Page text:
The non-profit organisation (SEEDS) took up the housing reconstruction initiative in Assam after the devastating floods of 2017, working with local organisation NEADS (North-east Affected Area Development Society) to design and build the houses.
The development was formulated with a vision to build resilient communities through participatory design, illustrating a model of contemporary vernacular architecture in an area where the annual phenomenon of flooding and repeated loss due to that perpetuates poverty.
Environmentally sustainable solutions were discovered in the vernacular architectural typology of stilt houses built in bamboo. A 23-square-meter core house built atop stilts was designed following sphere humanitarian standards for disaster response within the given budget constraint; its high stilts helping to cope with the annual flooding while its flexible joinery system allows the homeowners to shift the floor higher in case of overflooding – a unique feature that was adopted from the traditional practice of the region.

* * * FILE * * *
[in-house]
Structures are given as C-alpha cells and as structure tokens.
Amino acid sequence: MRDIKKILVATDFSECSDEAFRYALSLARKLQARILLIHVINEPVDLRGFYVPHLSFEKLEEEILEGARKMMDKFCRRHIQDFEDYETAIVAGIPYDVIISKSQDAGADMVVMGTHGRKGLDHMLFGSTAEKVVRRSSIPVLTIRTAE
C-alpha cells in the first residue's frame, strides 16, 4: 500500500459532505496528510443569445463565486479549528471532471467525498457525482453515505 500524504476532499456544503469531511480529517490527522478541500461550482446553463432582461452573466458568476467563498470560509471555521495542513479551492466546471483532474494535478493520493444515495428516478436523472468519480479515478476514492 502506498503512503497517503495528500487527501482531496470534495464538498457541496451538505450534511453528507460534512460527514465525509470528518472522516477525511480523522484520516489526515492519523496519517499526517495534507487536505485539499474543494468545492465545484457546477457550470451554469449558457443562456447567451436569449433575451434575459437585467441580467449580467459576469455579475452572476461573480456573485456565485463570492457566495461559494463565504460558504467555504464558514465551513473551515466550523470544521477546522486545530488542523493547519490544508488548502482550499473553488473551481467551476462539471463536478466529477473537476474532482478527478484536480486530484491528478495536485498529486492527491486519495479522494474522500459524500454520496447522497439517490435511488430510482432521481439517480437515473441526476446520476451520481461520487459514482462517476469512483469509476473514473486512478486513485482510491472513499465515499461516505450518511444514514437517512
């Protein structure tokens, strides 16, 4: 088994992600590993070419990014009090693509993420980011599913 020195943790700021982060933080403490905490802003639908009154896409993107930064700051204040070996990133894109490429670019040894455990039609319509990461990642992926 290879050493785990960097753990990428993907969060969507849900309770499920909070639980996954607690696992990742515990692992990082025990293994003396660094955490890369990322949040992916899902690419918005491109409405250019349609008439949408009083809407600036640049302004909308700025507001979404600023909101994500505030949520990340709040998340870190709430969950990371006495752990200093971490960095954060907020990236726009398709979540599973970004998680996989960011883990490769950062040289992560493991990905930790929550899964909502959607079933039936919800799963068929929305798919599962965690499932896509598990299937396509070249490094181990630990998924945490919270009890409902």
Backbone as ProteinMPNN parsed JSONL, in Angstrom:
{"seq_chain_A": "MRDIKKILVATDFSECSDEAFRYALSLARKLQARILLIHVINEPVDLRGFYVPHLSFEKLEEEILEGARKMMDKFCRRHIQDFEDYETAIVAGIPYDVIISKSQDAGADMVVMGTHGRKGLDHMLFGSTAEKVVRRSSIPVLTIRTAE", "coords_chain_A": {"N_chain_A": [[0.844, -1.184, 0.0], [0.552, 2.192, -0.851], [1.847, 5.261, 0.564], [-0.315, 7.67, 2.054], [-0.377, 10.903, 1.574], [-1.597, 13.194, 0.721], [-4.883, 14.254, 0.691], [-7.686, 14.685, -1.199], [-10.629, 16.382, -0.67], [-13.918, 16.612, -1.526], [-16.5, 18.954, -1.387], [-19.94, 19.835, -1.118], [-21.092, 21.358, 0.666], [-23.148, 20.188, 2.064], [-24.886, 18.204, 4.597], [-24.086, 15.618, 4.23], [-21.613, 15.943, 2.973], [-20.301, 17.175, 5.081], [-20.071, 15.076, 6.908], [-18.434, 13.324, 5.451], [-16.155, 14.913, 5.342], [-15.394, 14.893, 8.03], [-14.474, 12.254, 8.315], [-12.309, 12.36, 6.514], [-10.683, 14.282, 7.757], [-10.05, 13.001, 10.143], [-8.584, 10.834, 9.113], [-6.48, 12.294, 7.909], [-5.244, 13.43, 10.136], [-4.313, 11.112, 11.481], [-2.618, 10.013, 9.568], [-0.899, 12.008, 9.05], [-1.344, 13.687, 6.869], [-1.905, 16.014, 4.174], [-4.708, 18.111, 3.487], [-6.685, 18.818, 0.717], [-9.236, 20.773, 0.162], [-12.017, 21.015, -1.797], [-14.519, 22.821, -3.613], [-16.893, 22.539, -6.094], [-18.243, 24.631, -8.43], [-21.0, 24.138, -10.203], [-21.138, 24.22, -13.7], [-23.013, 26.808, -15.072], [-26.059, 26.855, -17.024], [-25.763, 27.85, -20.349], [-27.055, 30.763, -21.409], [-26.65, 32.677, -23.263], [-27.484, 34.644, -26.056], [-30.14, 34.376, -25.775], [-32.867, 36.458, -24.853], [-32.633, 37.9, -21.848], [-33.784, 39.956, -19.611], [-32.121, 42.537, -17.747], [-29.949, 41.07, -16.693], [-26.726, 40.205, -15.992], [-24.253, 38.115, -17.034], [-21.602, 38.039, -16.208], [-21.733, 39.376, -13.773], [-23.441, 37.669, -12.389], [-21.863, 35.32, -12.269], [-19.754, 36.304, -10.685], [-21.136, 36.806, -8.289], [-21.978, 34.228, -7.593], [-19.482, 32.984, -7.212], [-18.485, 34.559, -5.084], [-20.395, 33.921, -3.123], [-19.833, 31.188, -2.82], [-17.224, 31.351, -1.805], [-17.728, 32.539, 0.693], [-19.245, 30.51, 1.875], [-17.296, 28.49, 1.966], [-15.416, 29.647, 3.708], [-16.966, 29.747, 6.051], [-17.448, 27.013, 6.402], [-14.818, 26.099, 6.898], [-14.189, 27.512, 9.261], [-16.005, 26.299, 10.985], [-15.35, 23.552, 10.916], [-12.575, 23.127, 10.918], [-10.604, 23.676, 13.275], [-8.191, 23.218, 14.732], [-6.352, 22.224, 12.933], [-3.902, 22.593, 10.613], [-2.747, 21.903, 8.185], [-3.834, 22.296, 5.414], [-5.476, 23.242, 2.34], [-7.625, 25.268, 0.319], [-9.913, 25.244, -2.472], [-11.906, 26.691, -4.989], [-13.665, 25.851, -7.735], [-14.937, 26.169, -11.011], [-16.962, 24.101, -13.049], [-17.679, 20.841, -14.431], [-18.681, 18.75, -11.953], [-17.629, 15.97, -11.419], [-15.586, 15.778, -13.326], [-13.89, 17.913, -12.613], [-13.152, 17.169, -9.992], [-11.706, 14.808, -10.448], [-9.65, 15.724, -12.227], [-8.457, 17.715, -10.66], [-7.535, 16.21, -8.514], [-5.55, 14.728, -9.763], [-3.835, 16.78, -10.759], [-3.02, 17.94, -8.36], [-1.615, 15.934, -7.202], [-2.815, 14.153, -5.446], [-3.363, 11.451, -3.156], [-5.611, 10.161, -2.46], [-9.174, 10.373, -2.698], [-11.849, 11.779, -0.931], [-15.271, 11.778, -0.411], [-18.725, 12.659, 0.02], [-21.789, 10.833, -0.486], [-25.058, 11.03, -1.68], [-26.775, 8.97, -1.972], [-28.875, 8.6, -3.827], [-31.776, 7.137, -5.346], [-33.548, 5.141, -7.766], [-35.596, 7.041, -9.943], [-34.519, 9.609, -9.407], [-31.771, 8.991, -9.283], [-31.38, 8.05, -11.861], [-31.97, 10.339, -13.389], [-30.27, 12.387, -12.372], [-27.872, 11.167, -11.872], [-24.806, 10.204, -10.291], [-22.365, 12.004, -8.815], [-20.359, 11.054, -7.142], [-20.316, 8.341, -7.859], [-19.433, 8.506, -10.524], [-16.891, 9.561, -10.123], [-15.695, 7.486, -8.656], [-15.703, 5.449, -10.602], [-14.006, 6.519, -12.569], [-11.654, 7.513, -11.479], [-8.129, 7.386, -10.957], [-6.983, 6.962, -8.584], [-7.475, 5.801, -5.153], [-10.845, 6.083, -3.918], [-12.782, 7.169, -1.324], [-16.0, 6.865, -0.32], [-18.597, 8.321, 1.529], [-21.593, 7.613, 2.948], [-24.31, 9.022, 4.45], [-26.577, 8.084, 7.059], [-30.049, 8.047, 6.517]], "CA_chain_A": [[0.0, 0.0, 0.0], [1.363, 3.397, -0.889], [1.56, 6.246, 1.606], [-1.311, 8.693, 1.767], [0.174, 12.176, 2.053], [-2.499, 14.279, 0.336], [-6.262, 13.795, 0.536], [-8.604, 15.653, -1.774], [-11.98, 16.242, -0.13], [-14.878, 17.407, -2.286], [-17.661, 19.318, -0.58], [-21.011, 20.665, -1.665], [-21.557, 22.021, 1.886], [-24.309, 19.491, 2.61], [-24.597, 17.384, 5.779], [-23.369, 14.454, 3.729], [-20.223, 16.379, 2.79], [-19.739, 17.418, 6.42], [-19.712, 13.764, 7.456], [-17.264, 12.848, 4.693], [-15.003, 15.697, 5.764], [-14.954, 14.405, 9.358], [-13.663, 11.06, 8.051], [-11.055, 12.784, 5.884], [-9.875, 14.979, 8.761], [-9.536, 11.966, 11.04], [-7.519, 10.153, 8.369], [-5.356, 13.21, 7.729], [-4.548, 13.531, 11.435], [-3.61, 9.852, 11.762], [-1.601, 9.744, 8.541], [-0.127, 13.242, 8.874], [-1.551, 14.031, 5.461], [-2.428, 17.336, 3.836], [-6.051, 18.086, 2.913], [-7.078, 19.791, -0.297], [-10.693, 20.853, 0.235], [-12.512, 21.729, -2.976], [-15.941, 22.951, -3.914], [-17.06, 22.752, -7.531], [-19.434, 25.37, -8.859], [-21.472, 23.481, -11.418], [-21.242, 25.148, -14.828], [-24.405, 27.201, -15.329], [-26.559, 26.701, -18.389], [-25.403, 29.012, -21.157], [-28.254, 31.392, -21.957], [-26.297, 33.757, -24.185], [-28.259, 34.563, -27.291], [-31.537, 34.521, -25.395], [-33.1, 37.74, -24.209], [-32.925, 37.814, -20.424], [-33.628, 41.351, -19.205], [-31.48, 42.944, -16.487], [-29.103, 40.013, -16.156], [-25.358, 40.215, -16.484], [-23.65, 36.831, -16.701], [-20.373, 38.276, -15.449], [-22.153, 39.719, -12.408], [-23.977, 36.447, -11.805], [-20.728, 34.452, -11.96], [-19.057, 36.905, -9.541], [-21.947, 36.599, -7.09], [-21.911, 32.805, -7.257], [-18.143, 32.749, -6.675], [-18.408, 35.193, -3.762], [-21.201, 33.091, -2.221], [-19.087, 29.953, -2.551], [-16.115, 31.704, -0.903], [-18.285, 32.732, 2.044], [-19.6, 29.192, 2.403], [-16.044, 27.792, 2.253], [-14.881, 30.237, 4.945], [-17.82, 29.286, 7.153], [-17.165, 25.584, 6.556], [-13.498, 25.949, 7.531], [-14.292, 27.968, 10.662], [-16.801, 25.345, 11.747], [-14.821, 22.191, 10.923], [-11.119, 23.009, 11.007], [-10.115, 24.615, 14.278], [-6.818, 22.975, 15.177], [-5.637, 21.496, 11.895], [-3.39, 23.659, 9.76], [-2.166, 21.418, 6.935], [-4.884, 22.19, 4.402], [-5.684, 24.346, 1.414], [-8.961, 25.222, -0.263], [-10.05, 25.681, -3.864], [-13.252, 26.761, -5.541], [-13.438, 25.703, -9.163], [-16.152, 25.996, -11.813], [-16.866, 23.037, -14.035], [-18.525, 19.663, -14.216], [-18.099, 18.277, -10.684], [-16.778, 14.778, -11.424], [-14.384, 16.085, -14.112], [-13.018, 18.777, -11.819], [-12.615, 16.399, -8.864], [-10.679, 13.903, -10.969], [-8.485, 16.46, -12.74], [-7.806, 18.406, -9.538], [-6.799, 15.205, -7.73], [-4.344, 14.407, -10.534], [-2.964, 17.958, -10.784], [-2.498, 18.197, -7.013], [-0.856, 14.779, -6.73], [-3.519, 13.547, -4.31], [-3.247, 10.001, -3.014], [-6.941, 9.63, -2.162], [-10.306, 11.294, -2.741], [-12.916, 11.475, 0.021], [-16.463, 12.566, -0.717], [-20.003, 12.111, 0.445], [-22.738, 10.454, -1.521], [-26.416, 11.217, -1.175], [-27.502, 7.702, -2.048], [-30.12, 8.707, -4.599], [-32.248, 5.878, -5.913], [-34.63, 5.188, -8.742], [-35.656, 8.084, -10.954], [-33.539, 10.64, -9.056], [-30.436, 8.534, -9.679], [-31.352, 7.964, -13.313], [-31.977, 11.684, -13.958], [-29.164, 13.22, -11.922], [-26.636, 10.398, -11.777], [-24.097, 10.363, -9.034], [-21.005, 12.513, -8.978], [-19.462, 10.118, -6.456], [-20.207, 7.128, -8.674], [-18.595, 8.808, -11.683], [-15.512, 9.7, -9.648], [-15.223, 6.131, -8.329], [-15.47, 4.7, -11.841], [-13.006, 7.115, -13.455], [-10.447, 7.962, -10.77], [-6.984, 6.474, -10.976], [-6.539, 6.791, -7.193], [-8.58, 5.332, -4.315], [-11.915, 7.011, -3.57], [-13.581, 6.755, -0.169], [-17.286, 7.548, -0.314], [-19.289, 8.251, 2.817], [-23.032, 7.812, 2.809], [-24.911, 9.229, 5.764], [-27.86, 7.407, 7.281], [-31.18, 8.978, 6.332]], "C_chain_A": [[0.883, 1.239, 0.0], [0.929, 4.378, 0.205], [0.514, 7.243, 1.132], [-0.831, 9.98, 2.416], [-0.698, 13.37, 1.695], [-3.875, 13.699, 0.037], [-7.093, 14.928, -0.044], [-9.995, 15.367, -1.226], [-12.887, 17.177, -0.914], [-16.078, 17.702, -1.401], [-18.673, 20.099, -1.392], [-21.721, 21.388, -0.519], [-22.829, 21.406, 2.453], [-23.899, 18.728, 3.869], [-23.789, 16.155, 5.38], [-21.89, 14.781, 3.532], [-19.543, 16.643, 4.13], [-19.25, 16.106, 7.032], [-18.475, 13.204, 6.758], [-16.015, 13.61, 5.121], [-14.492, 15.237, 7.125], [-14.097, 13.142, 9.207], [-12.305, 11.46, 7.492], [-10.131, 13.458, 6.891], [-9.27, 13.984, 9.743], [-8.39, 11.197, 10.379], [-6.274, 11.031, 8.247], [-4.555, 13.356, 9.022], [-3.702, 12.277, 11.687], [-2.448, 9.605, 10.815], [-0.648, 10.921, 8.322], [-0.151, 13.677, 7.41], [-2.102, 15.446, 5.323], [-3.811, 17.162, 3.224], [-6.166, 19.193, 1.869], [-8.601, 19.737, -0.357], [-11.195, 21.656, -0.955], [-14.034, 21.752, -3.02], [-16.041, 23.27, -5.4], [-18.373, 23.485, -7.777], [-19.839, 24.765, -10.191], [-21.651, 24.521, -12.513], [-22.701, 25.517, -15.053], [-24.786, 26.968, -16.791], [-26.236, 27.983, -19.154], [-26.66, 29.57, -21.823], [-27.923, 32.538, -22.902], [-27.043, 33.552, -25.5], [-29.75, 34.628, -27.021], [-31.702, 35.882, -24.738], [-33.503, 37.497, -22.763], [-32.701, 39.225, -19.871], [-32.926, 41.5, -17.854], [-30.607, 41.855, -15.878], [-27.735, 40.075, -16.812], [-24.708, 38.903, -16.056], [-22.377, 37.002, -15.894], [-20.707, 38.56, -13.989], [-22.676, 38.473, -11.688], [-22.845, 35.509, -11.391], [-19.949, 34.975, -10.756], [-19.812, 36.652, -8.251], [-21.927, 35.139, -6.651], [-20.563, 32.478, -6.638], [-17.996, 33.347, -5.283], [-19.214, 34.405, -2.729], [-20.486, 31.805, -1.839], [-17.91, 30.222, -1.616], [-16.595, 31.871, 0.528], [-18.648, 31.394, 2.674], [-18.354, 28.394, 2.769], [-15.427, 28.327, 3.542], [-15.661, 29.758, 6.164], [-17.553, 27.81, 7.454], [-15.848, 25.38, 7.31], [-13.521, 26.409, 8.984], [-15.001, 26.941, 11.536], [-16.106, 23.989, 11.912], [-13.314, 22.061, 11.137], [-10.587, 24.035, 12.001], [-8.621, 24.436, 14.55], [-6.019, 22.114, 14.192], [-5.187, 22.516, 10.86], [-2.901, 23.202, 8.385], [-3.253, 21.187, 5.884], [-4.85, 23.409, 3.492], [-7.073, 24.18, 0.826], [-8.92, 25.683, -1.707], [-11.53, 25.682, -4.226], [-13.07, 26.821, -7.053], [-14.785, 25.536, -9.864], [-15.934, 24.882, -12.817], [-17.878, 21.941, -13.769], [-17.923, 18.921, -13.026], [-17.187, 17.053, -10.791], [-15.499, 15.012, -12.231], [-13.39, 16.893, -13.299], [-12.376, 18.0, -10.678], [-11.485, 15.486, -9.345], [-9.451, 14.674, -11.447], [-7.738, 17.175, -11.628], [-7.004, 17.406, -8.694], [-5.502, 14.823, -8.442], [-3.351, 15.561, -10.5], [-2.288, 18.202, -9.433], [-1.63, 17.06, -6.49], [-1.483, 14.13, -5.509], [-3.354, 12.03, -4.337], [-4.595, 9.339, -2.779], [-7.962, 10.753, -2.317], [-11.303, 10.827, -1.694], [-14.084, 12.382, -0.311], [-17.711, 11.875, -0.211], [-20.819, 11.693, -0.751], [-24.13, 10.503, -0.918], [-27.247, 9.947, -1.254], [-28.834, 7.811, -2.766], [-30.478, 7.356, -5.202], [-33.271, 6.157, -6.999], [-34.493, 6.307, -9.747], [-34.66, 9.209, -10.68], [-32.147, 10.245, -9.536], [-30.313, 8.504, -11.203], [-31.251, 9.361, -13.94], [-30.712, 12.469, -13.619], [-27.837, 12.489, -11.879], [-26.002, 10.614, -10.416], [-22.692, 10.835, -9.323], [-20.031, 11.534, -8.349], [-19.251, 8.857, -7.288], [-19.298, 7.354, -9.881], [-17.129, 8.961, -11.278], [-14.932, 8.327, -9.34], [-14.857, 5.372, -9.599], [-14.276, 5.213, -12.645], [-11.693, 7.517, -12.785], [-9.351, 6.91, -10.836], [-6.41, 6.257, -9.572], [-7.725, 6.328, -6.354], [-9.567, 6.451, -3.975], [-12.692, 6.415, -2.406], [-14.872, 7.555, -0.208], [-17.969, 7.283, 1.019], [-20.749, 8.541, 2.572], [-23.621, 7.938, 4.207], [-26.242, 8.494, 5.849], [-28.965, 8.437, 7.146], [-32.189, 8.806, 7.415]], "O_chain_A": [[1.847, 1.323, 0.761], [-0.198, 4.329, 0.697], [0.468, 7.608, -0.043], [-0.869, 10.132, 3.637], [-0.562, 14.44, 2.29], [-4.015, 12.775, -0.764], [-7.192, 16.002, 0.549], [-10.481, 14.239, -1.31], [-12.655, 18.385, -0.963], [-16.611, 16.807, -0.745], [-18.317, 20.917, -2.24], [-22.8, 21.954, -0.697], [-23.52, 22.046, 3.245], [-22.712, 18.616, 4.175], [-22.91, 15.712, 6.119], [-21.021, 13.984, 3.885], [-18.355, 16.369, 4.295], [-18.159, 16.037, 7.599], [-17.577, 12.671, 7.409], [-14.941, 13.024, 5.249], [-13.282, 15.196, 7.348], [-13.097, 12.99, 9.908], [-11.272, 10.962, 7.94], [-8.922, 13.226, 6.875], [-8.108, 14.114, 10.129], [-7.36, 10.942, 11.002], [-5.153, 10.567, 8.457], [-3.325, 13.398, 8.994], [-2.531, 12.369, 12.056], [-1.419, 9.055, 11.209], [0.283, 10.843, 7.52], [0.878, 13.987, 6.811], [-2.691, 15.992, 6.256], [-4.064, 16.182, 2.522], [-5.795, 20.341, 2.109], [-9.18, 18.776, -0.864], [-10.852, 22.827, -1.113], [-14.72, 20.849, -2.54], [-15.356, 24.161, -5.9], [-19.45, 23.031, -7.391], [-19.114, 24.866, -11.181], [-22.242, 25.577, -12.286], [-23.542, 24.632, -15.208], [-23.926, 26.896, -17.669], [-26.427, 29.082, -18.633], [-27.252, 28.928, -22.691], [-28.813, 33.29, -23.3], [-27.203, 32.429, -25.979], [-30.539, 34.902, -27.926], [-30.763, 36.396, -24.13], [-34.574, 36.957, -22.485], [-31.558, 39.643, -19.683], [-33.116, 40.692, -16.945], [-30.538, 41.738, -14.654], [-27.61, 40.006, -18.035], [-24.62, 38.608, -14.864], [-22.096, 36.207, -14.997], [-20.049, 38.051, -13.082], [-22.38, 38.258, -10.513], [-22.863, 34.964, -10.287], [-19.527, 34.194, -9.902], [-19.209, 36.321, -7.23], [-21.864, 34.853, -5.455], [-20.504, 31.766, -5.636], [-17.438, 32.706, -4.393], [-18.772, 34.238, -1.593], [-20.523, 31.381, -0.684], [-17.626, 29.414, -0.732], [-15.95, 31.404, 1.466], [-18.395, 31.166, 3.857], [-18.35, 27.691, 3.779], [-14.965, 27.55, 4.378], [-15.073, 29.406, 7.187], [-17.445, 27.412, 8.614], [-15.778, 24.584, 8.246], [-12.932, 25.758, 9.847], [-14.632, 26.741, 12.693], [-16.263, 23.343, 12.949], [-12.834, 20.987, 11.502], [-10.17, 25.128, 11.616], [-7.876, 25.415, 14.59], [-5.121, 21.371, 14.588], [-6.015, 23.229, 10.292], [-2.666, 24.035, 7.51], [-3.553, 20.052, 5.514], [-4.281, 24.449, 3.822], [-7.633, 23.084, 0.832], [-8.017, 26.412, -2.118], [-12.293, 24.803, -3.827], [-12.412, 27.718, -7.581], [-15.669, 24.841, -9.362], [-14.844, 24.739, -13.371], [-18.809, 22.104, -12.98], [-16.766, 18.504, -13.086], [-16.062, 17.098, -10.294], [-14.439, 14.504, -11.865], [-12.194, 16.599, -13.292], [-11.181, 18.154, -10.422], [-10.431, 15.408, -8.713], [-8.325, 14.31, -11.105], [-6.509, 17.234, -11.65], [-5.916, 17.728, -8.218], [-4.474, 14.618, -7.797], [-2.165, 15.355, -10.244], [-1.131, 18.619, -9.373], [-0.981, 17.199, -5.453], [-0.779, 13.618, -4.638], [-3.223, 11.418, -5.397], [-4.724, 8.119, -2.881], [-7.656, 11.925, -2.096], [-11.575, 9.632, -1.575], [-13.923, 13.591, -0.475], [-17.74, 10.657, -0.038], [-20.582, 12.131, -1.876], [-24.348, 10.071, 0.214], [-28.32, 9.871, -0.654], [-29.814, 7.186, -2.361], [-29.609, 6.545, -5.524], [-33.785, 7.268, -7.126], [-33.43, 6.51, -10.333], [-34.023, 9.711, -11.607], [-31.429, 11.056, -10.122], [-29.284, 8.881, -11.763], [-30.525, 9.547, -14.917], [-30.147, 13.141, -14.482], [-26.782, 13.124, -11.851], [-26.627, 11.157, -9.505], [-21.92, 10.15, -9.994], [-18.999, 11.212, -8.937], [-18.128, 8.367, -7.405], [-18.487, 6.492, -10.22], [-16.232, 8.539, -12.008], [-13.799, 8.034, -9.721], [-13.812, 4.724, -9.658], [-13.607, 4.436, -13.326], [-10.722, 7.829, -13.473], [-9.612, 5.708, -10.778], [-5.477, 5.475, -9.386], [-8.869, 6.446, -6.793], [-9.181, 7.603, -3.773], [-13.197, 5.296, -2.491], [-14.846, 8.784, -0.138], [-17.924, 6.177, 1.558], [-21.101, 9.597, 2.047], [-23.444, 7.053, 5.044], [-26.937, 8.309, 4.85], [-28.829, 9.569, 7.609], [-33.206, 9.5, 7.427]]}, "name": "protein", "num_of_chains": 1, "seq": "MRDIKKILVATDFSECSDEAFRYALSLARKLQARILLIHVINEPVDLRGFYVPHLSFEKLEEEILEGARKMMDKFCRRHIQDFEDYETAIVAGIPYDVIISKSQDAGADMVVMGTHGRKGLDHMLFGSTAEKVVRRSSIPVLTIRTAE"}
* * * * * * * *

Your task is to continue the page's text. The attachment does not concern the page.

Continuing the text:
The organisation adopted an owner-driven approach, enabling house owners to have a say in the design and construction. A team of architects worked with local families to come up with a hybrid housing design — one that married modern technology with local traditional architecture.
The layout of the house is simple and multipurpose, supporting the lifestyle of the local community. The stilts are high enough to allow day-to-day activities such as weaving, rearing livestock, and the storage of boats, used during floods or a play space for children, and a semi-open verandah is provided for social interaction, food preparation or basketry as done traditionally by the communities.
Architects and Artisans worked together to develop disaster-resilient construction details that could be built using local materials and skills. Required changes were made to enhance the conventional construction details such as deeper bamboo footings encased in concrete; stilt bamboo columns waterproofed with a rubberized coating; introduction of cross-bracings and use of indigenous tying techniques with rattan and bamboo dowels to make the structure resistant to lateral forces during floods and earthquakes.
Source – designboom
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